() FREE Sun Dec 9, 3-5pm V. VALE gives a FREE class (“RE/Search the Future Forever!”) at the Free University, Viracocha, 998Valencia/21st St. Come early and see our former intern Joe Donohoe give a presentation on Kurosawa and Pasolini!
V. Vale and Re/Search Publications have been putting out cutting edge interesting zines re: the out there of punk, industrial, and counter culture since before fax machines. Might be worth checking out, Bay Area.
Within the next year or two, the U.S. Department of Homeland Security will instantly know everything about your body, clothes, and luggage with a new laser-based molecular scanner fired from 50 meters away. From traces of drugs or gun powder on your clothes to what you had for breakfast to the adrenaline level in your body—agents will be able to get any information they want without even touching you.
And without you knowing it.
It’s hard not to turn into a paranoid conspiracy theorist when you hear about these kinds of things every single day.
Most troubling about this kinda shit is what it says about the state of our humanity, self-respect, and respect for eachother.
Elon Musk want to foster a Mars colony of up to 80,000 people by ferrying explorers to the Red Planet for $500,000 a trip.
Mon Nov 26, 2012 09:15 AM ET
Content provided by Rob Coppinger, SPACE.com Contributor
Elon Musk, the billionaire founder and CEO of the private spaceflight company SpaceX, wants to help establish a Mars colony of up to 80,000 people by ferrying explorers to the Red Planet for perhaps $500,000 a trip.
In Musk’s vision, the ambitious Mars settlement program would start with a pioneering group of fewer than 10 people, who would journey to the Red Planet aboard a huge reusable rocket powered by liquid oxygen and methane.
“At Mars, you can start a self-sustaining civilization and grow it into something really big,” Musk told an audience at the Royal Aeronautical Society in London on Friday (Nov. 16). Musk was there to talk about his business plans, and to receive the Society’s gold medal for his contribution to the commercialization of space.
Accompanying the founders of the new Mars colony would be large amounts of equipment, including machines to produce fertilizer, methane and oxygen from Mars’ atmospheric nitrogen and carbon dioxide and the planet’s subsurface water ice.
The Red Planet pioneers would also take construction materials to build transparent domes, which when pressurized with Mars’ atmospheric CO2 could grow Earth crops in Martian soil. As the Mars colony became more self sufficient, the big rocket would start to transport more people and fewer supplies and equipment. [Future Visions of Human Spaceflight]
Musk’s architecture for this human Mars exploration effort does not employ cyclers, reusable spacecraft that would travel back and forth constantly between the Red Planet and Earth — at least not at first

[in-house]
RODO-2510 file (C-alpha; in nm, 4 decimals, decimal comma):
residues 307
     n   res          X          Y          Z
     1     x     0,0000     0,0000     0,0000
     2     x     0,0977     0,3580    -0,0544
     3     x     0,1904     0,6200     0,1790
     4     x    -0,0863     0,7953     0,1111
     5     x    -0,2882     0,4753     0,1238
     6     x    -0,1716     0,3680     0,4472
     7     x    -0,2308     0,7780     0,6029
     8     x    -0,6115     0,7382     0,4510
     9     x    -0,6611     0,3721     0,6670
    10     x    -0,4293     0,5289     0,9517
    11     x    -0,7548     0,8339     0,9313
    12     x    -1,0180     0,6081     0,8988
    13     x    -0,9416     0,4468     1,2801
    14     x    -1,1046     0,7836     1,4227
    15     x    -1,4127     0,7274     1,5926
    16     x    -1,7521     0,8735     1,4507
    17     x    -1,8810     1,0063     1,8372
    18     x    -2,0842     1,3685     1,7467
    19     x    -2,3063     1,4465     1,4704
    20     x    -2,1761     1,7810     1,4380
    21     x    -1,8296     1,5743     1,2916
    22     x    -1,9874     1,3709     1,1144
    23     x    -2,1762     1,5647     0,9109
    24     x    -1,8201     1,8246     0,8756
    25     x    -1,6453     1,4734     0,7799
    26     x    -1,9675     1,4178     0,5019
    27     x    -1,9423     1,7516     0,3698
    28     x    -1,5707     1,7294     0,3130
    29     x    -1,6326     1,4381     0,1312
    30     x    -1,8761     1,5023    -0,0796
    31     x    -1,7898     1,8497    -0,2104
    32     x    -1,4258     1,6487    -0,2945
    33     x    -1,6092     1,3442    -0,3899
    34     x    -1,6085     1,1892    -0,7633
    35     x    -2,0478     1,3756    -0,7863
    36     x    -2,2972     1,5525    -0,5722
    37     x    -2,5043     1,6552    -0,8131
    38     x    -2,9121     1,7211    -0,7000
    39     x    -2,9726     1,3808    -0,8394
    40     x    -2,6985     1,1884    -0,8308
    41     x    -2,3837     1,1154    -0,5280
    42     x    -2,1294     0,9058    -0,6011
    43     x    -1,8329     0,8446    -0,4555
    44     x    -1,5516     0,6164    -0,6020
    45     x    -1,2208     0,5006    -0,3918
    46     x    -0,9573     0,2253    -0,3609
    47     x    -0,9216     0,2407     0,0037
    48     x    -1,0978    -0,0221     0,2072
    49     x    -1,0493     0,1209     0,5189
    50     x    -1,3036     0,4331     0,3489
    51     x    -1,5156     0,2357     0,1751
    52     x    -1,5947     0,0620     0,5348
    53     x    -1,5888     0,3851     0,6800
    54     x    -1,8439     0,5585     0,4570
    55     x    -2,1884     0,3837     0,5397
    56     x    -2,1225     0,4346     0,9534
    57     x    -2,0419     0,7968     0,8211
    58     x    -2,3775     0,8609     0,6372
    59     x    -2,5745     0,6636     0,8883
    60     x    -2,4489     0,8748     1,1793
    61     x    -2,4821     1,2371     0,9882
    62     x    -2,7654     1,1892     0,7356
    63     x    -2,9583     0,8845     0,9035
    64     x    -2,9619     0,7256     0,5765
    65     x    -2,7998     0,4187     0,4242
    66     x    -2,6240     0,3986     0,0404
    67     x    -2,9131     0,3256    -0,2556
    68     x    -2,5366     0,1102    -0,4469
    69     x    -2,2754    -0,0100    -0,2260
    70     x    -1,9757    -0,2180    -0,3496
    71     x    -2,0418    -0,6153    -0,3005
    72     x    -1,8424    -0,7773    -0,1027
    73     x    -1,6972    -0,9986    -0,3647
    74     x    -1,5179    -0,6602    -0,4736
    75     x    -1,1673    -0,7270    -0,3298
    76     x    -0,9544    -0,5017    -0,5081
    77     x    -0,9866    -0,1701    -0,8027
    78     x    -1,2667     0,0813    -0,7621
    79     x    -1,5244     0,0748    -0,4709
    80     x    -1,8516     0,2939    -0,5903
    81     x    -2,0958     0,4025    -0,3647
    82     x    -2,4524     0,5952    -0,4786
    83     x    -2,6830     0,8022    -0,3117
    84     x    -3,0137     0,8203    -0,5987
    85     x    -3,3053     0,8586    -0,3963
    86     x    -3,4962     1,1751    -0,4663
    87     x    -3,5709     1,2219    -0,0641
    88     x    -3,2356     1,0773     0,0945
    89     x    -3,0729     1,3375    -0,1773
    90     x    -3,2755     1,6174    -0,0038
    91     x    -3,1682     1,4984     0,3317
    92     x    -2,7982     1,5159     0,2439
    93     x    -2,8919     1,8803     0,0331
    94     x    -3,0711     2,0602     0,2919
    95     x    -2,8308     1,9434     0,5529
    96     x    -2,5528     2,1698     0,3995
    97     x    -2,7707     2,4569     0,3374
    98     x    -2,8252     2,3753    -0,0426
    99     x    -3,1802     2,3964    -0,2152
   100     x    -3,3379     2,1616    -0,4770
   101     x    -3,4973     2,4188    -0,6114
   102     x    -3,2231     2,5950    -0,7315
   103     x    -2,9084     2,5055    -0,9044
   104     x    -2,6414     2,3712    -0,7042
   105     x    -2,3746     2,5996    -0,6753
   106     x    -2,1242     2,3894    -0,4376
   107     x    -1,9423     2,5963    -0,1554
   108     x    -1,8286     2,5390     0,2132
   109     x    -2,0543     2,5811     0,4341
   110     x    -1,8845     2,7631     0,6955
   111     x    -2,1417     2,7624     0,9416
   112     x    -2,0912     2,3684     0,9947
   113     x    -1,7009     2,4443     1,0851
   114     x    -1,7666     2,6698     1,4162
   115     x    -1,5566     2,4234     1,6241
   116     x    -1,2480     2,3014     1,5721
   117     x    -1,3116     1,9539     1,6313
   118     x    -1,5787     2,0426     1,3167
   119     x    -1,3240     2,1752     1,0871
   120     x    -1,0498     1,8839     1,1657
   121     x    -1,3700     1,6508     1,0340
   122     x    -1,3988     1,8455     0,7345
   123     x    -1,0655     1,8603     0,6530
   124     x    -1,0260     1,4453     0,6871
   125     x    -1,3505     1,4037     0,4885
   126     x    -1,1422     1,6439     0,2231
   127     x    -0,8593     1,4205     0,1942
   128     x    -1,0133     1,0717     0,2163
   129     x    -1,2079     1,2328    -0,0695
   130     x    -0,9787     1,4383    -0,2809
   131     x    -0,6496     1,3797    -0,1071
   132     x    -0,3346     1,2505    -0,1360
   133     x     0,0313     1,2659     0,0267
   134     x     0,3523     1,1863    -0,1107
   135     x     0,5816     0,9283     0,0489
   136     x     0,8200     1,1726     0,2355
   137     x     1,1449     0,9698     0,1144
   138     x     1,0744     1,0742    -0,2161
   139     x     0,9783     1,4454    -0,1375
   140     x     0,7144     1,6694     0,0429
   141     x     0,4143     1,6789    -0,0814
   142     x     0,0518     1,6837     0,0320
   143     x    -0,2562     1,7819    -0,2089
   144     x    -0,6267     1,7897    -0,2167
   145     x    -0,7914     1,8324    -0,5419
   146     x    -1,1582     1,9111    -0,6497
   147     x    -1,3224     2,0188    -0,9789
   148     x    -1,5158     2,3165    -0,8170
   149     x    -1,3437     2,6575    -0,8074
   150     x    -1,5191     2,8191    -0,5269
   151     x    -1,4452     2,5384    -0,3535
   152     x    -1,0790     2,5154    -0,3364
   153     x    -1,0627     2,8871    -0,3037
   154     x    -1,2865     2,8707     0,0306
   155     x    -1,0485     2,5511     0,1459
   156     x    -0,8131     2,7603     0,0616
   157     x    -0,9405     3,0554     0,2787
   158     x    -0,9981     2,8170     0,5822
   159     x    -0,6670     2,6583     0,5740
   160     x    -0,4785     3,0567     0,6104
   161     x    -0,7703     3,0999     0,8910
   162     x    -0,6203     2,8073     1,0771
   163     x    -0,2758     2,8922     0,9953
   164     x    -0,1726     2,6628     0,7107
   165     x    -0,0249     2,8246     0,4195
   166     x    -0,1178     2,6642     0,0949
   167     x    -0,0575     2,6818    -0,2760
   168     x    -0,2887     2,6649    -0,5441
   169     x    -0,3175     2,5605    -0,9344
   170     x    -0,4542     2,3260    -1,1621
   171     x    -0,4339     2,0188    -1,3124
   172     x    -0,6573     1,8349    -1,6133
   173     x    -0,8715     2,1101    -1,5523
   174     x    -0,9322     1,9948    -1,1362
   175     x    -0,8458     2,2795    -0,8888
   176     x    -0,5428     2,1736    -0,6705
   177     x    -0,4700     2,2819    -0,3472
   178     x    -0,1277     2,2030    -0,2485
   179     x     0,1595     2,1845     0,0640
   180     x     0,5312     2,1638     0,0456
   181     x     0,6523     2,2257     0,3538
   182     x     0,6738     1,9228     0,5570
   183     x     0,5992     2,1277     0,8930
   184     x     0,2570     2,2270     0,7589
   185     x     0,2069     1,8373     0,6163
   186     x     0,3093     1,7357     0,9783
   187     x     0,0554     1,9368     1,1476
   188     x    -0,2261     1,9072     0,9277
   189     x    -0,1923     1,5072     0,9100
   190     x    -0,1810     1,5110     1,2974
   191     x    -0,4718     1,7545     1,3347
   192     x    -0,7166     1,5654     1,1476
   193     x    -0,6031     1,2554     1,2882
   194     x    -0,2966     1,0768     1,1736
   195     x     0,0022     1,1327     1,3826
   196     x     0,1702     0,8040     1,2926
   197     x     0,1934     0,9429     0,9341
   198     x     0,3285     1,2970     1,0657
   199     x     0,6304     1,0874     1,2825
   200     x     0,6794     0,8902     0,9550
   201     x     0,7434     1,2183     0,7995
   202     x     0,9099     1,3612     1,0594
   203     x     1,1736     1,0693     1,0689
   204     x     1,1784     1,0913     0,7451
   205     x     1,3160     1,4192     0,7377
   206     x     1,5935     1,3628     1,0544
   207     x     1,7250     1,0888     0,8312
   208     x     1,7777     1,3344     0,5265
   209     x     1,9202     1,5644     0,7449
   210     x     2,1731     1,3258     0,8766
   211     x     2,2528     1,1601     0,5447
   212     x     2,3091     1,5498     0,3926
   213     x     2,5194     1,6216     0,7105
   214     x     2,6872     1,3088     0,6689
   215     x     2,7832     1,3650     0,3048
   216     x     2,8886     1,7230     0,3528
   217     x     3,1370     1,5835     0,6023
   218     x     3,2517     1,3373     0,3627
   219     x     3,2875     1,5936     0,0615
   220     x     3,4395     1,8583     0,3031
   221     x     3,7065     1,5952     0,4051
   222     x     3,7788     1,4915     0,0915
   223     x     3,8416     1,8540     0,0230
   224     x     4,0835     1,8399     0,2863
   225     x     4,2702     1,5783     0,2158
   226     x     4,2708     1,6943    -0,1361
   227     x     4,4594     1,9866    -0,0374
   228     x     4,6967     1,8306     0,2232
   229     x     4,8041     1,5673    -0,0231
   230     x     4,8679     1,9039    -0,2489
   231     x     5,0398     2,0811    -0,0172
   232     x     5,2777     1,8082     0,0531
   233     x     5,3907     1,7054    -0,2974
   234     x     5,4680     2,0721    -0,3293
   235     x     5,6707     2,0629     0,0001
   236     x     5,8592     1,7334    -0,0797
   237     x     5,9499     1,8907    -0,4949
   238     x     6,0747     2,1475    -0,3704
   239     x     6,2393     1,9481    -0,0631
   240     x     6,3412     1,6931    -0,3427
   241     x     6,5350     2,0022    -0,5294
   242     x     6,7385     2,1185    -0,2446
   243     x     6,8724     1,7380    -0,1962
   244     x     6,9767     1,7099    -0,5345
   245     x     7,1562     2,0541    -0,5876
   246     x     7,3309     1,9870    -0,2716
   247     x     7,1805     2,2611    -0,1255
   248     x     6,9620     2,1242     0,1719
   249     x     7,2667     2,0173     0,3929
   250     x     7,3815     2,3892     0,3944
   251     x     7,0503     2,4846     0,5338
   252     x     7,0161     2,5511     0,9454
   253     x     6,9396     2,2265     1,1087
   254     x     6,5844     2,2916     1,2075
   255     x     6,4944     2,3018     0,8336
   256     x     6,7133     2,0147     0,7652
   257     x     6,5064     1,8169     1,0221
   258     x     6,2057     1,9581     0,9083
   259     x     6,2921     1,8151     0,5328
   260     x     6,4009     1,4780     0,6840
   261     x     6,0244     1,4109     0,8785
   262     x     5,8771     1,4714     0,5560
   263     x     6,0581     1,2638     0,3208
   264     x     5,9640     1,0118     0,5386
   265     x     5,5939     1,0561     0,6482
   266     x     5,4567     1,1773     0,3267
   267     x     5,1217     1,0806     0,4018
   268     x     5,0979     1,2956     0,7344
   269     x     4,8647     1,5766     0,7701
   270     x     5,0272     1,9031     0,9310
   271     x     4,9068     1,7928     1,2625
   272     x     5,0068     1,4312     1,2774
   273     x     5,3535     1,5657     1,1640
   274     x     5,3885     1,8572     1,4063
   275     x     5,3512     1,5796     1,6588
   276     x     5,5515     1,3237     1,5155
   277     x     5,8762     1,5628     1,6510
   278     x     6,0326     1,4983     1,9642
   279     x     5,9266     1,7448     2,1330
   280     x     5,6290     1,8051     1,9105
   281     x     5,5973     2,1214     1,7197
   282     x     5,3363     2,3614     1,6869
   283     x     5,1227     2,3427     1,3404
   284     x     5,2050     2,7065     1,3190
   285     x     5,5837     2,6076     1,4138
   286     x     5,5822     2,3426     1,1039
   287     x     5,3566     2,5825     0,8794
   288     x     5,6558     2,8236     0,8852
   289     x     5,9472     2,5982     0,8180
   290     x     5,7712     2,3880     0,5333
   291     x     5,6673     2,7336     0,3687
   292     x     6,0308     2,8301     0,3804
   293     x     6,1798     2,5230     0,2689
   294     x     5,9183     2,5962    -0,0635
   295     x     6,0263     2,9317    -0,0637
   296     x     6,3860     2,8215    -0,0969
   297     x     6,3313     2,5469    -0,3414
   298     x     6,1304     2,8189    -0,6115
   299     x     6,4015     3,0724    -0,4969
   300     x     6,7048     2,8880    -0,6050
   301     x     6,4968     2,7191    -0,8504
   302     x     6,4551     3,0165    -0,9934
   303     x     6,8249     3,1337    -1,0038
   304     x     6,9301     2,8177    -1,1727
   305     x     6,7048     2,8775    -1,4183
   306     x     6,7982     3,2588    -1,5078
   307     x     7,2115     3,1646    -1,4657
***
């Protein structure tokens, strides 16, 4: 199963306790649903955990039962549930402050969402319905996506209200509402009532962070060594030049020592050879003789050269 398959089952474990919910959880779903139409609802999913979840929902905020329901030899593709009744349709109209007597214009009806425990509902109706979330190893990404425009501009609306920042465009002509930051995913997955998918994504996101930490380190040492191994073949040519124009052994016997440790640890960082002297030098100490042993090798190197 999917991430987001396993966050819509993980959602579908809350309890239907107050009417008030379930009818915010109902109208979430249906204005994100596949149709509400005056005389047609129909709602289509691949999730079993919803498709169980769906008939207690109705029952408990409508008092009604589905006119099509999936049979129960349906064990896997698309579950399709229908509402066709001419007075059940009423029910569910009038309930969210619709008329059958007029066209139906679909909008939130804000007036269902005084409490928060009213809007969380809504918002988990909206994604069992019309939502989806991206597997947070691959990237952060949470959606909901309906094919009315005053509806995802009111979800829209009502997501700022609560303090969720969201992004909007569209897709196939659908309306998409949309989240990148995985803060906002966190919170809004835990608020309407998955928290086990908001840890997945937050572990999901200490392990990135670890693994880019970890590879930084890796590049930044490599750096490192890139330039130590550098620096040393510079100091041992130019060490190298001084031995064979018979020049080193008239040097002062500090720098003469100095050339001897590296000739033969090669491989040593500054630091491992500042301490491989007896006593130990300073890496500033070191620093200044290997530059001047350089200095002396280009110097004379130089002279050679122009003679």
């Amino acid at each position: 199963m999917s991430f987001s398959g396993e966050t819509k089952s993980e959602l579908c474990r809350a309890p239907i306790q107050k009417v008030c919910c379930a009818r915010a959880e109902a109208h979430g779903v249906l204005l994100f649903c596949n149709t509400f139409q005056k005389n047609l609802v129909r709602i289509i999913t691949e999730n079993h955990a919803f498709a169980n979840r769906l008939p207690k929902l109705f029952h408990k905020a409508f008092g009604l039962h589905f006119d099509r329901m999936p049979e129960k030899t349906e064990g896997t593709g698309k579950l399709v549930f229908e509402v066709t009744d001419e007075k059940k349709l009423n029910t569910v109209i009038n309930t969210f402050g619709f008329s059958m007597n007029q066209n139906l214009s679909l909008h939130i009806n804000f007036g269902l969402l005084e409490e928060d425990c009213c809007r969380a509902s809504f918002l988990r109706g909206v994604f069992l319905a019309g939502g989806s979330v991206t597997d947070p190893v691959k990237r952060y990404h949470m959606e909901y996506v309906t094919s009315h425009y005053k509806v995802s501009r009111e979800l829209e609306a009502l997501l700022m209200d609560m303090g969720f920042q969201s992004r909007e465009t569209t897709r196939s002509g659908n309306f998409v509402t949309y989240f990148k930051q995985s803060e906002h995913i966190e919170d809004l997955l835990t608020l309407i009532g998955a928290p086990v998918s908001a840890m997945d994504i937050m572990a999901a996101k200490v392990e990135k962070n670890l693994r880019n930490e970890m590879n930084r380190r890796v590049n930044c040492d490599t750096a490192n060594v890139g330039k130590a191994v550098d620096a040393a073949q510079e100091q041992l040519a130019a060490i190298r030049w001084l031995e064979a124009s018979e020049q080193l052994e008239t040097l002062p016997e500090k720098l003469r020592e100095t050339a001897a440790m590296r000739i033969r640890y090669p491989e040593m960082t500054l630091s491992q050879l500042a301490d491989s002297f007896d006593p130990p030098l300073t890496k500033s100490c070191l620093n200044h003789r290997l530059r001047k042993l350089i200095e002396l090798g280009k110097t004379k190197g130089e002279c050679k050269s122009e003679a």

“Probably not a Mars cycler; the thing with the cyclers is, you need a lot of them,” Musk told SPACE.com. “You have to have propellant to keep things aligned as [Mars and Earth’s] orbits aren’t [always] in the same plane. In the beginning you won’t have cyclers.”
Musk also ruled out SpaceX’s Dragon capsule, which the company is developing to ferry astronauts to and from low-Earth orbit, as the spacecraft that would land colonists on the Red Planet. When asked by SPACE.com what vehicle would be used, he said, “I think you just land the entire thing.”
Asked if the “entire thing” is the huge new reusable rocket — which is rumored to bear the acronymic name MCT, short for Mass Cargo Transport or Mars Colony Transport — Musk said, “Maybe.”
Musk has been thinking about what his colonist-carrying spacecraft would need, whatever it ends up being. He reckons the oxygen concentration inside should be 30 to 40 percent, and he envisions using the spacecraft’s liquid water store as a barrier between the Mars pioneers and the sun.
A $500,000 ticket
Musk’s $500,000 ticket price for a Mars trip was derived from what he thinks is affordable.
“The ticket price needs to be low enough that most people in advanced countries, in their mid-forties or something like that, could put together enough money to make the trip,” he said, comparing the purchase to buying a house in California. [Photos: The First Space Tourists]
He also estimated that of the eight billion humans that will be living on Earth by the time the colony is possible, perhaps one in 100,000 would be prepared to go. That equates to potentially 80,000 migrants.